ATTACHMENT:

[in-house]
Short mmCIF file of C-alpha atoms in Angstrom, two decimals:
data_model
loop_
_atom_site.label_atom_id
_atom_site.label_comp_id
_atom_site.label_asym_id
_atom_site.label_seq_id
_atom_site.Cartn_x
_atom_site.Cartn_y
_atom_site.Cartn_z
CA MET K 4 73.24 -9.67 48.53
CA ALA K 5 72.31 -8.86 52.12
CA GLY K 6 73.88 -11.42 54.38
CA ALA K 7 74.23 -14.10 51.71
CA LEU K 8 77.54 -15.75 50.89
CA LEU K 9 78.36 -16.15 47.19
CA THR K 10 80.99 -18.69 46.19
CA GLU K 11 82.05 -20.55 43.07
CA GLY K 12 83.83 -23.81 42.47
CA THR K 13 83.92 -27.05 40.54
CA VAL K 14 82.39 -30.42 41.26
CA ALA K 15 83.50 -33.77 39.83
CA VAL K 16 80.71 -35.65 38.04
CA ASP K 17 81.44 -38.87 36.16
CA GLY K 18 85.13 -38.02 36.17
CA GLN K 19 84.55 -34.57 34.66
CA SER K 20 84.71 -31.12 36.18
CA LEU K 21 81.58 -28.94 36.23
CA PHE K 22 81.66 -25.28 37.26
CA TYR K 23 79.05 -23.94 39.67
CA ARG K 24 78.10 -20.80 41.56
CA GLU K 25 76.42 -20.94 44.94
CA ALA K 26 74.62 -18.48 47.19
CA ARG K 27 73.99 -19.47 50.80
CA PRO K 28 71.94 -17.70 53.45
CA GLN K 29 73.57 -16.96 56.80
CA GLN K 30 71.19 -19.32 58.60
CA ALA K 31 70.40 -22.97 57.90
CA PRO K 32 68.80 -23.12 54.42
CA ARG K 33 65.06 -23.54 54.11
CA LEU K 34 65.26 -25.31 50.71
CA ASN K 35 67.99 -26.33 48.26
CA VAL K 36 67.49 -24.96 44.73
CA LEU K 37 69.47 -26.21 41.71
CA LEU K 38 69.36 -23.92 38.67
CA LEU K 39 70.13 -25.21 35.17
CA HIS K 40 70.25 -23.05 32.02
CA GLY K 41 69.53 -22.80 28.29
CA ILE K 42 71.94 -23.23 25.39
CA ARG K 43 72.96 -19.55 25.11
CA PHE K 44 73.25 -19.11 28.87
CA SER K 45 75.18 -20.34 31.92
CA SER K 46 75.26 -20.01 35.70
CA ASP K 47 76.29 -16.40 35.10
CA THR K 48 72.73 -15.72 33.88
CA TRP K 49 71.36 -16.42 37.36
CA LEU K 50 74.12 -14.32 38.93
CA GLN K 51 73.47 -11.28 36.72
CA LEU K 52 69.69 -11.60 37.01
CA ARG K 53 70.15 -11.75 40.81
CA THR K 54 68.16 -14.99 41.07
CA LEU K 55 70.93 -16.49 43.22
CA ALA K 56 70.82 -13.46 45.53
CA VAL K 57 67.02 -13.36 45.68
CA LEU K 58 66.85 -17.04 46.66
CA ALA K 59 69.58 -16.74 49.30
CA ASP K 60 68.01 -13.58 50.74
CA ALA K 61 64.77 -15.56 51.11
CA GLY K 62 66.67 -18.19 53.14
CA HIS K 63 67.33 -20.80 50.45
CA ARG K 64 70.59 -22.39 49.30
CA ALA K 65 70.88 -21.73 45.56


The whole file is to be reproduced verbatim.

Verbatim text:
[in-house]
Short mmCIF file of C-alpha atoms in Angstrom, two decimals:
data_model
loop_
_atom_site.label_atom_id
_atom_site.label_comp_id
_atom_site.label_asym_id
_atom_site.label_seq_id
_atom_site.Cartn_x
_atom_site.Cartn_y
_atom_site.Cartn_z
CA MET K 4 73.24 -9.67 48.53
CA ALA K 5 72.31 -8.86 52.12
CA GLY K 6 73.88 -11.42 54.38
CA ALA K 7 74.23 -14.10 51.71
CA LEU K 8 77.54 -15.75 50.89
CA LEU K 9 78.36 -16.15 47.19
CA THR K 10 80.99 -18.69 46.19
CA GLU K 11 82.05 -20.55 43.07
CA GLY K 12 83.83 -23.81 42.47
CA THR K 13 83.92 -27.05 40.54
CA VAL K 14 82.39 -30.42 41.26
CA ALA K 15 83.50 -33.77 39.83
CA VAL K 16 80.71 -35.65 38.04
CA ASP K 17 81.44 -38.87 36.16
CA GLY K 18 85.13 -38.02 36.17
CA GLN K 19 84.55 -34.57 34.66
CA SER K 20 84.71 -31.12 36.18
CA LEU K 21 81.58 -28.94 36.23
CA PHE K 22 81.66 -25.28 37.26
CA TYR K 23 79.05 -23.94 39.67
CA ARG K 24 78.10 -20.80 41.56
CA GLU K 25 76.42 -20.94 44.94
CA ALA K 26 74.62 -18.48 47.19
CA ARG K 27 73.99 -19.47 50.80
CA PRO K 28 71.94 -17.70 53.45
CA GLN K 29 73.57 -16.96 56.80
CA GLN K 30 71.19 -19.32 58.60
CA ALA K 31 70.40 -22.97 57.90
CA PRO K 32 68.80 -23.12 54.42
CA ARG K 33 65.06 -23.54 54.11
CA LEU K 34 65.26 -25.31 50.71
CA ASN K 35 67.99 -26.33 48.26
CA VAL K 36 67.49 -24.96 44.73
CA LEU K 37 69.47 -26.21 41.71
CA LEU K 38 69.36 -23.92 38.67
CA LEU K 39 70.13 -25.21 35.17
CA HIS K 40 70.25 -23.05 32.02
CA GLY K 41 69.53 -22.80 28.29
CA ILE K 42 71.94 -23.23 25.39
CA ARG K 43 72.96 -19.55 25.11
CA PHE K 44 73.25 -19.11 28.87
CA SER K 45 75.18 -20.34 31.92
CA SER K 46 75.26 -20.01 35.70
CA ASP K 47 76.29 -16.40 35.10
CA THR K 48 72.73 -15.72 33.88
CA TRP K 49 71.36 -16.42 37.36
CA LEU K 50 74.12 -14.32 38.93
CA GLN K 51 73.47 -11.28 36.72
CA LEU K 52 69.69 -11.60 37.01
CA ARG K 53 70.15 -11.75 40.81
CA THR K 54 68.16 -14.99 41.07
CA LEU K 55 70.93 -16.49 43.22
CA ALA K 56 70.82 -13.46 45.53
CA VAL K 57 67.02 -13.36 45.68
CA LEU K 58 66.85 -17.04 46.66
CA ALA K 59 69.58 -16.74 49.30
CA ASP K 60 68.01 -13.58 50.74
CA ALA K 61 64.77 -15.56 51.11
CA GLY K 62 66.67 -18.19 53.14
CA HIS K 63 67.33 -20.80 50.45
CA ARG K 64 70.59 -22.39 49.30
CA ALA K 65 70.88 -21.73 45.56